I read the book from beginning to end, which means I read all of the recipes, and picked a few that I wanted to try. Here is my report:
Homemade Cold Cereal – this is mostly rolled oats with nuts and fruit tossed in. I ate this for breakfast for several weeks, and mostly enjoyed it, but found the rolled oats a little bland in texture. My parents have suggested baking them, which I’ve yet to try, but I think that might improve the recipe.
Fruit Smoothie – my first experiment with using tofu in the kitchen. Silken tofu is used to make a nice thick smoothie, without any dairy products. I made this last night with frozen fruit and it was delicious.
Lentil Salad – I made this one tonight, but I was missing a few of the vegetables ingredients (my radishes and cucumbers had gone bad and I had no celery). I think the dish would have benefited from the extra texture and flavor these vegetables would have provided. Still, with the homemade vinegar and oil dressing, lentils, tomatoes and red onion, it was a satisfying meal.
Creamed Mushrooms on Toast – This recipe is perhaps the most successful one I tried. It’s basically blended cannellini beans mixed in with sauteed mushrooms and herbs. It’s great on toast, but surprisingly divine over roasted cabbage. I also tried the creamed mushroom over rotini pasta, but didn’t think that worked as well.
Black Bean Tacos with Tangy Cabbage – Another great success and responsible for my new appreciation for cabbage. The black bean mixture tastes great and pairs well with the cabbage (and other veggies) which form the topping. A definite keeper.
Smashed and Loaded Sweet Potatoes – This recipe is basically a substitute for a regular baked potato. I am impatient and have taken the microwave route with this recipe, but have liked it just fine. My topping so far has been horseradish. I may try other toppings, but right now I’m liking this combination of flavors.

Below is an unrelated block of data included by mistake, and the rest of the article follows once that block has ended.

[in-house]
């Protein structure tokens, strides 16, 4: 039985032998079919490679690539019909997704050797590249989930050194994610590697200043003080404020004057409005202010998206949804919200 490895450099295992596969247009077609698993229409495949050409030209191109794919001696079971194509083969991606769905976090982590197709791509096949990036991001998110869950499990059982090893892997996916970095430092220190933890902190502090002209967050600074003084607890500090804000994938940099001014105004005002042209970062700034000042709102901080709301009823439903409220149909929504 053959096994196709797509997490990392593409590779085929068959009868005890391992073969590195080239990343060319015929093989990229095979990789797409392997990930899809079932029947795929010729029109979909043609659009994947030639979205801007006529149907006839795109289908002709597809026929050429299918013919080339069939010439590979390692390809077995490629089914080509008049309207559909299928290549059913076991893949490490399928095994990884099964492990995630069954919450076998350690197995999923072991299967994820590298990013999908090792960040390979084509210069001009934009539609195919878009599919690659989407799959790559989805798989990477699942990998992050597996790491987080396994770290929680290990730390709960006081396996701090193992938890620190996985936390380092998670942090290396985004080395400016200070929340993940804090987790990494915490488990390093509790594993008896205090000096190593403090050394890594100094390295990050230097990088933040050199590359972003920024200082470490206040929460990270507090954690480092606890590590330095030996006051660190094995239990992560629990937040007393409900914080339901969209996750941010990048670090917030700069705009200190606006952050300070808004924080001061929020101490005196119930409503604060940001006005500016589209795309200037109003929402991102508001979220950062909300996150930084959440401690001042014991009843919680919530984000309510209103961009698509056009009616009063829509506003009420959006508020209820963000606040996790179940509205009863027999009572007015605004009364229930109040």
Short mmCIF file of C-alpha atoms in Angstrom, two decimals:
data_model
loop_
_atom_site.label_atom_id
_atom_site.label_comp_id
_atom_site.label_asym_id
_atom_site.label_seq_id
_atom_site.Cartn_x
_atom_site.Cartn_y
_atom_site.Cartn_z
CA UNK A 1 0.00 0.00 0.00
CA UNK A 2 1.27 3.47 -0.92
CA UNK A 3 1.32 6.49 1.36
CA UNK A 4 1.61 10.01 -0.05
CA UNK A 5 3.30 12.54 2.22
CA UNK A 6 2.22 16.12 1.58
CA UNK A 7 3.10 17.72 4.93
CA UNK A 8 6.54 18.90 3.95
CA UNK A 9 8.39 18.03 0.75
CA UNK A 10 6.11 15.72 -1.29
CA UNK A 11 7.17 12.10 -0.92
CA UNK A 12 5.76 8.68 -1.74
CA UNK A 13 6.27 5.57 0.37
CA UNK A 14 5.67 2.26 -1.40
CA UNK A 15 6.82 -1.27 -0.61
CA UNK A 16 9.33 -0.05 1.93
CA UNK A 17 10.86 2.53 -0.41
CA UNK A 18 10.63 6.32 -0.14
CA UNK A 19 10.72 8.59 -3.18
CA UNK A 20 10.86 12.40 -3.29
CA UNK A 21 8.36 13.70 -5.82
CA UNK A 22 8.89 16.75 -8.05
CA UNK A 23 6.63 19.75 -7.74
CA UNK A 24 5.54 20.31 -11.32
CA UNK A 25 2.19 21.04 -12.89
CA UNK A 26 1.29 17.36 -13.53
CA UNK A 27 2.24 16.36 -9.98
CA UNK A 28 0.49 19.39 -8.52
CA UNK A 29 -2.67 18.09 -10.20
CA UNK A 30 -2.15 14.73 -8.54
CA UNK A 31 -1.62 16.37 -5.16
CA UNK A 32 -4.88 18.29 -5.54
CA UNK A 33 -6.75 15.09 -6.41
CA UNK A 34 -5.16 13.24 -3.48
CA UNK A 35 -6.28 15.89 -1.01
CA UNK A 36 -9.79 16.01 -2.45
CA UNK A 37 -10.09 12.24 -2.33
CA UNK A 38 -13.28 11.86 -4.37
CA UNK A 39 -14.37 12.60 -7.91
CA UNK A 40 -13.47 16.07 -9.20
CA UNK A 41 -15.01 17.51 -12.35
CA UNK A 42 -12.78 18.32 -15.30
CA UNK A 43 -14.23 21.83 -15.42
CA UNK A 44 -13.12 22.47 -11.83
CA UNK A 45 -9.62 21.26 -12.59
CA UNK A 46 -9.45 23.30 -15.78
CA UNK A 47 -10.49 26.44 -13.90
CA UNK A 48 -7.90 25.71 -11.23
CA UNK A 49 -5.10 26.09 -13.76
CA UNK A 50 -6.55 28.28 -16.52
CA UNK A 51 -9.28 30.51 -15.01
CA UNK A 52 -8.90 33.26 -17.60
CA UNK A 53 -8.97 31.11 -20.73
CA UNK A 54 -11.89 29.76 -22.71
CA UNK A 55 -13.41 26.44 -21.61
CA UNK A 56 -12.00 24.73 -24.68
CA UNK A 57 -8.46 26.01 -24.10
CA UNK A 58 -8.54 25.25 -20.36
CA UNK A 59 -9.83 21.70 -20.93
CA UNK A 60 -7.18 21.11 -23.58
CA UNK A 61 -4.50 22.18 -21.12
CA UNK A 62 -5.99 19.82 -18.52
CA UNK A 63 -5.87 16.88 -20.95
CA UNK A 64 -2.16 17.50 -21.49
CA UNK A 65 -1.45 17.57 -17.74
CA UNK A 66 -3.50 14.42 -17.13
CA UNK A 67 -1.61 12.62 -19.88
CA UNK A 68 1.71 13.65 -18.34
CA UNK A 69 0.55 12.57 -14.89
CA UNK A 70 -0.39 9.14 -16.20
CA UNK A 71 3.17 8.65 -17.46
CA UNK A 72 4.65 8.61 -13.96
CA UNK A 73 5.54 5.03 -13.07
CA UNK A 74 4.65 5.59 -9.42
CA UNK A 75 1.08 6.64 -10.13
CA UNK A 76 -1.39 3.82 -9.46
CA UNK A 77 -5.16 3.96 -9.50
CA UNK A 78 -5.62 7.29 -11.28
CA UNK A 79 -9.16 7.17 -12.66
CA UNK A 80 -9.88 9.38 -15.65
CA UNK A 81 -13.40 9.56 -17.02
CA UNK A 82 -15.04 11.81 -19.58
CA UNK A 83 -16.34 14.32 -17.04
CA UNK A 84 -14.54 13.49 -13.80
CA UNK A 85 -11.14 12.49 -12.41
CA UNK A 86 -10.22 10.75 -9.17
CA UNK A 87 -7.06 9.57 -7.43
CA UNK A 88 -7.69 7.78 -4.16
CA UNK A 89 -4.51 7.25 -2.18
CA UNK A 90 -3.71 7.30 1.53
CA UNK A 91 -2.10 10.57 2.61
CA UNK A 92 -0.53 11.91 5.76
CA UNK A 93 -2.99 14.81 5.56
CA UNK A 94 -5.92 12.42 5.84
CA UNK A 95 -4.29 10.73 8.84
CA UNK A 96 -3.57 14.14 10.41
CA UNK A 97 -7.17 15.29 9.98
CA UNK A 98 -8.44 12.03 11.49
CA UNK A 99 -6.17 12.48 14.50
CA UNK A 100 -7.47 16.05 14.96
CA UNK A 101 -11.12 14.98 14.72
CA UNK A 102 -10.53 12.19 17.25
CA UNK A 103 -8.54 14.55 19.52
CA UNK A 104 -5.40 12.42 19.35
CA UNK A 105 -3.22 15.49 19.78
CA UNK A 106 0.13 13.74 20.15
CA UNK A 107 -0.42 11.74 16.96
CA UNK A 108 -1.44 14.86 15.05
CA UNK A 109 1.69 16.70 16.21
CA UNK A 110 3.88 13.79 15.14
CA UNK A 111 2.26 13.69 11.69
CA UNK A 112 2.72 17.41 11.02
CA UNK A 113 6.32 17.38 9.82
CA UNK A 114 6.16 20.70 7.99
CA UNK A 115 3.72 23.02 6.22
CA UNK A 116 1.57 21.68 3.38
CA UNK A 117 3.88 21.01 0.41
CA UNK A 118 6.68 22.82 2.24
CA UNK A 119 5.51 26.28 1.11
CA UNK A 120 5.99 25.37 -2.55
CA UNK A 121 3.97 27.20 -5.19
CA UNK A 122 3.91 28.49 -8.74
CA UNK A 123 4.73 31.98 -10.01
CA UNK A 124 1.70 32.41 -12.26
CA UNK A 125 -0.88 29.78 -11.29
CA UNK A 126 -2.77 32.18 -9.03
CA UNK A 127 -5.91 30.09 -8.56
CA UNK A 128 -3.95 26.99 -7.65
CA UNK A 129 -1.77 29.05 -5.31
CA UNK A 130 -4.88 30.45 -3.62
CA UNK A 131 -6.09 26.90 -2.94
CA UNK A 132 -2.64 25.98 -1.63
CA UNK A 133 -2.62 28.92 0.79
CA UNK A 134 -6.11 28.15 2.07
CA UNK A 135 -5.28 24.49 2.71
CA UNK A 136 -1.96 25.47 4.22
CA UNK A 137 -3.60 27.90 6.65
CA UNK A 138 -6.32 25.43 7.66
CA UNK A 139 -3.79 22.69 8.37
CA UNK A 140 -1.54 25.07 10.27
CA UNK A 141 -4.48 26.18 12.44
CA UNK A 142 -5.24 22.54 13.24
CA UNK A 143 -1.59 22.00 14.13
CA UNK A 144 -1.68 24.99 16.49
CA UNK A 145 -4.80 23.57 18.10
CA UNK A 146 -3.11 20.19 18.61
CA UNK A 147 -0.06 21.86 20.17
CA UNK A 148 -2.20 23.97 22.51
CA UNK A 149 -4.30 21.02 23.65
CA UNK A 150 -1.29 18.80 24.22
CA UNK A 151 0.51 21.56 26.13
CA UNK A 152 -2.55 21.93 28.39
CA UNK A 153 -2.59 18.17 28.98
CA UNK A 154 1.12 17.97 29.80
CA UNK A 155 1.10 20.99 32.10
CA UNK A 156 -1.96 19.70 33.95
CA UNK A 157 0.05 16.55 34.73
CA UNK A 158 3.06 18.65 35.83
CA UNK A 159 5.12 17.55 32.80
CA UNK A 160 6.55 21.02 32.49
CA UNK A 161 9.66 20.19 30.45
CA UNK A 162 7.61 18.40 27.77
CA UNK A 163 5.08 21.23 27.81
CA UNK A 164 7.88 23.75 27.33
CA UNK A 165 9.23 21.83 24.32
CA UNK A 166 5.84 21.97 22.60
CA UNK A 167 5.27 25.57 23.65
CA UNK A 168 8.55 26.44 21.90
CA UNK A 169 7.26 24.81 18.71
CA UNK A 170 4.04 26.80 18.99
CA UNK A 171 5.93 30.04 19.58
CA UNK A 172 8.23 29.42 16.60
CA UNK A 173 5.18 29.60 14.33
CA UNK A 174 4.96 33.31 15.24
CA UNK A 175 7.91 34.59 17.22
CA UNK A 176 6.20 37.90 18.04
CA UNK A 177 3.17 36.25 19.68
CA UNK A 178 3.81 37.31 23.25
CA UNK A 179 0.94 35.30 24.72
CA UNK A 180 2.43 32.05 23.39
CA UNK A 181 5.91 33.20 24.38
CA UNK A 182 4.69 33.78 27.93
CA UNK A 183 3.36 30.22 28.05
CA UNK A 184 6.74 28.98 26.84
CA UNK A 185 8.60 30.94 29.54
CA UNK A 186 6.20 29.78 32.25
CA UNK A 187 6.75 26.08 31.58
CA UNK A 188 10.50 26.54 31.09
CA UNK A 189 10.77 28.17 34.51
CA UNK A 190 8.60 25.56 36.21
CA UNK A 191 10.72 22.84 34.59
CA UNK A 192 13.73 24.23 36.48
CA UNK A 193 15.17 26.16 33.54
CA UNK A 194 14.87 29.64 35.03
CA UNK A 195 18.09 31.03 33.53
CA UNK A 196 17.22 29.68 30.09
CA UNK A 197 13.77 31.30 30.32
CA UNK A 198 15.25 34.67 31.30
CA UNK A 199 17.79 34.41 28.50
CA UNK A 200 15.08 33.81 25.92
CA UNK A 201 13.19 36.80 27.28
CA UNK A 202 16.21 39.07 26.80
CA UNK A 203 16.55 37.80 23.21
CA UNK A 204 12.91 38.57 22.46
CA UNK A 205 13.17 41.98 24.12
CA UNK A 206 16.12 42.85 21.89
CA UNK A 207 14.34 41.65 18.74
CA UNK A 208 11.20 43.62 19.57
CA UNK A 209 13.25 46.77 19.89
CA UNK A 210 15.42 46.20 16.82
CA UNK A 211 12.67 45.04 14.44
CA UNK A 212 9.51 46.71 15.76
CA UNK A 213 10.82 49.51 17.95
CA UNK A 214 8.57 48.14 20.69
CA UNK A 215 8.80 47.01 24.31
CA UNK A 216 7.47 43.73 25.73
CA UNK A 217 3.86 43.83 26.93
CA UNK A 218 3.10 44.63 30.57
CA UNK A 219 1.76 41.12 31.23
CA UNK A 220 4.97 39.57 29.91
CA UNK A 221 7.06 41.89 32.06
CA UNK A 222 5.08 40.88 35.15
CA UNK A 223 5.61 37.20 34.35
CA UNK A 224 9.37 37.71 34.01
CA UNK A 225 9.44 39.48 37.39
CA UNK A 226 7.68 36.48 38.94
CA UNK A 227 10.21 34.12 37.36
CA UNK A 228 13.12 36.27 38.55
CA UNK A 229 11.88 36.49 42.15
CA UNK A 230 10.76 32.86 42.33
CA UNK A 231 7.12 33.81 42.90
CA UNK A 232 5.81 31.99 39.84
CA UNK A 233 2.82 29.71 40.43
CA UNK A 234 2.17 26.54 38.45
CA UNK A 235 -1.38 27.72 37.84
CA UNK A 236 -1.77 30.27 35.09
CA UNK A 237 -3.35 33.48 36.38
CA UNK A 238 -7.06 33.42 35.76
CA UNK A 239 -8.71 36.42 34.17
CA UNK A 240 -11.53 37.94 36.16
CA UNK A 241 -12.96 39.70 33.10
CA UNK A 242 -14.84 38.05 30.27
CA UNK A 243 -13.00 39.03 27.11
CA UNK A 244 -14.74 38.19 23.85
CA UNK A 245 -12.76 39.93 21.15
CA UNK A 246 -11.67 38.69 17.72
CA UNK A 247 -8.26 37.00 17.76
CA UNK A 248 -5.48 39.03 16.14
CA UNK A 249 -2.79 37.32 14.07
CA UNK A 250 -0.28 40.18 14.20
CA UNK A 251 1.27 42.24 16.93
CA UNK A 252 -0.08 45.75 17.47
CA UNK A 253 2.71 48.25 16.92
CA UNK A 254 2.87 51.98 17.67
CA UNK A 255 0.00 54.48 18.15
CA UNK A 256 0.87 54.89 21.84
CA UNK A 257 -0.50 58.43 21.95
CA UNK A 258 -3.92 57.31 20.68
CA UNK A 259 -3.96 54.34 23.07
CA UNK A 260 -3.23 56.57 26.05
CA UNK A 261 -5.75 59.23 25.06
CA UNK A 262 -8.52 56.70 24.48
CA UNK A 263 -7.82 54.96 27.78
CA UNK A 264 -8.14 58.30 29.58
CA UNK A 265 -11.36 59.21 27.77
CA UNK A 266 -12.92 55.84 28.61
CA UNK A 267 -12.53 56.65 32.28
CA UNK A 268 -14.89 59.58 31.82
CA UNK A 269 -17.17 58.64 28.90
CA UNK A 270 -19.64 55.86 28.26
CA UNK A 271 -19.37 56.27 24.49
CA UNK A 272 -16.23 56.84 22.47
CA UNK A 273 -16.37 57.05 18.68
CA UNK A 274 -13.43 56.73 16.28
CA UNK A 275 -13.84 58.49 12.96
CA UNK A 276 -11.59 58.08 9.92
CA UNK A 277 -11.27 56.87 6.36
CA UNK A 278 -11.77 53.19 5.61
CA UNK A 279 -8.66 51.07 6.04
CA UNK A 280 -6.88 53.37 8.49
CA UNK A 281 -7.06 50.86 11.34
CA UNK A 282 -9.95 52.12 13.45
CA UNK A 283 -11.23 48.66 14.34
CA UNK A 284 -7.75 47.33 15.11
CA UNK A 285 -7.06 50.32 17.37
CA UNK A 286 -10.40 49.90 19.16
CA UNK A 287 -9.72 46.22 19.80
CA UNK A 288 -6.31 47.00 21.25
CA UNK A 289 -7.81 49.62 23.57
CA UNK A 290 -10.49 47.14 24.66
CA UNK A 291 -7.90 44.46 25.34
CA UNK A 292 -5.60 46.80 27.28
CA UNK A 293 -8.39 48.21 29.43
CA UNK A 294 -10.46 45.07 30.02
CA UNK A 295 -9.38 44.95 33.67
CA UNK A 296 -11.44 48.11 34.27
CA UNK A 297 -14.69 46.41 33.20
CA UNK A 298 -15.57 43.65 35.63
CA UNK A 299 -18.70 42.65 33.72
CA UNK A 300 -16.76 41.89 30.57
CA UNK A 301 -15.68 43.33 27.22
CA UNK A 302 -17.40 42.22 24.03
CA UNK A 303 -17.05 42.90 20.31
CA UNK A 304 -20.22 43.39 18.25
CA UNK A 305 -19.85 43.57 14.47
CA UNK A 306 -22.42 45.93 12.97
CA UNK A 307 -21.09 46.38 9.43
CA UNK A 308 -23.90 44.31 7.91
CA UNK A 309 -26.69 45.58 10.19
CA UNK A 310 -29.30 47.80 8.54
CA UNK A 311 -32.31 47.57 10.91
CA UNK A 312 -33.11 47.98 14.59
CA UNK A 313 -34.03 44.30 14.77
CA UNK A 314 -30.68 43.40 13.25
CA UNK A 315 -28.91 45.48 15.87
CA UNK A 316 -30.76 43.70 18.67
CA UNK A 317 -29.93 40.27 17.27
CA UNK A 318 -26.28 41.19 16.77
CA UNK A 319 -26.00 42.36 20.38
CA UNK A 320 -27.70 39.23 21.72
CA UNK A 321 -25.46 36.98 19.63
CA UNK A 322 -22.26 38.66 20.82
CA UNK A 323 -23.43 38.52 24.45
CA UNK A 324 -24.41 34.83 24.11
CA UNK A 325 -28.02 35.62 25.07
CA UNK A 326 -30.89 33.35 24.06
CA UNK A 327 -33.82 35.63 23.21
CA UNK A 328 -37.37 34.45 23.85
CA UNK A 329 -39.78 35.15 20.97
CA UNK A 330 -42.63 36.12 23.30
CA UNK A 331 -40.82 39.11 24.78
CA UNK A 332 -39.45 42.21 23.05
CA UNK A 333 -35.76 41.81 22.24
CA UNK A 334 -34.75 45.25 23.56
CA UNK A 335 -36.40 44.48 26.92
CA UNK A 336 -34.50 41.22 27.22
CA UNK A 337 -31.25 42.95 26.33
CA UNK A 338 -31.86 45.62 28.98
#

All of the above recipes are from the breakfast and lunch sections. I haven’t tried any of the snack or dinner recipes. Also, though not from a direct recipe, the book got me to try sardines in a meal. (I found recipes online that recommended them on toast with mashed avocado. Not bad. Will try again.) I have also been more diligent about including fruits and vegetables with my packed work lunches.
I have definitely appreciated having the book around so I can consult the recipes. There are more recipes and cooking tips I plan to try, but so far I have been pleased with the results. I still need to work on having less dairy in the house (it’s hard because I love cheese), but overall, I’m optimistic about the change in my diet.
Excerpts from others’ reviews:
52 Books or Bust – “Perhaps because I cook vegan meals on a daily basis I found many of his selections to be on the boring side. The key to eating vegan for me is good, tasty and exciting food. I’m not sure if he provides that, though Bittman certainly provides an easy step into vegan cuisine for the reluctant cook.”
Homemade Levity – VB6: Eat Vegan Before 6:00 allows for individual flexibility and personalization, making the concept feel manageable, even for someone who hasn’t considered adopting a plant-based diet.
The Indextrious Reader – “I know people who have been put off the idea of veganism when it was suggested by their doctors because everything they read focused on animal rights, not a concept in their purview at all. Bittman’s focus on the health aspect (even while he does mention the environmental and animal costs of factory farming) is one that might be more easily assimilated by those new to vegan eating.”